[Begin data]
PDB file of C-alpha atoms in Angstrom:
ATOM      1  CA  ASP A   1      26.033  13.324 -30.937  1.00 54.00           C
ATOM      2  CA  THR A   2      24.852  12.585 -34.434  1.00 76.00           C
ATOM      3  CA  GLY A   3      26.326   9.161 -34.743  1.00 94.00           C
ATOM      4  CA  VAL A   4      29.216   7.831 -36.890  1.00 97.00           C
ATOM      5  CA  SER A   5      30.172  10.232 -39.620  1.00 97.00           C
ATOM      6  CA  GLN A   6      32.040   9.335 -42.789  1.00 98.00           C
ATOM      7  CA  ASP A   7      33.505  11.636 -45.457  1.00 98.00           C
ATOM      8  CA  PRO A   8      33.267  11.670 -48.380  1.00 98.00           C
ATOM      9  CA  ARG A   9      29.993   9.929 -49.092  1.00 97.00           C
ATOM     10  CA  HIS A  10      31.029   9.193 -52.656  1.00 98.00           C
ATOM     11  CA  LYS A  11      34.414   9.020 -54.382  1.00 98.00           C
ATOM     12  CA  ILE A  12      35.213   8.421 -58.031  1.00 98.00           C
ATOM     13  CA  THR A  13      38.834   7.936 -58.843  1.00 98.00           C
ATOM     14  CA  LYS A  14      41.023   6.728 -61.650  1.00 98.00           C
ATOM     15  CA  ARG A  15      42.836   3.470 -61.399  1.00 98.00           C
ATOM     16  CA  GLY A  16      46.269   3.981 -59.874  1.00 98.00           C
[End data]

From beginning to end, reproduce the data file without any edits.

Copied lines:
PDB file of C-alpha atoms in Angstrom:
ATOM      1  CA  ASP A   1      26.033  13.324 -30.937  1.00 54.00           C
ATOM      2  CA  THR A   2      24.852  12.585 -34.434  1.00 76.00           C
ATOM      3  CA  GLY A   3      26.326   9.161 -34.743  1.00 94.00           C
ATOM      4  CA  VAL A   4      29.216   7.831 -36.890  1.00 97.00           C
ATOM      5  CA  SER A   5      30.172  10.232 -39.620  1.00 97.00           C
ATOM      6  CA  GLN A   6      32.040   9.335 -42.789  1.00 98.00           C
ATOM      7  CA  ASP A   7      33.505  11.636 -45.457  1.00 98.00           C
ATOM      8  CA  PRO A   8      33.267  11.670 -48.380  1.00 98.00           C
ATOM      9  CA  ARG A   9      29.993   9.929 -49.092  1.00 97.00           C
ATOM     10  CA  HIS A  10      31.029   9.193 -52.656  1.00 98.00           C
ATOM     11  CA  LYS A  11      34.414   9.020 -54.382  1.00 98.00           C
ATOM     12  CA  ILE A  12      35.213   8.421 -58.031  1.00 98.00           C
ATOM     13  CA  THR A  13      38.834   7.936 -58.843  1.00 98.00           C
ATOM     14  CA  LYS A  14      41.023   6.728 -61.650  1.00 98.00           C
ATOM     15  CA  ARG A  15      42.836   3.470 -61.399  1.00 98.00           C
ATOM     16  CA  GLY A  16      46.269   3.981 -59.874  1.00 98.00           C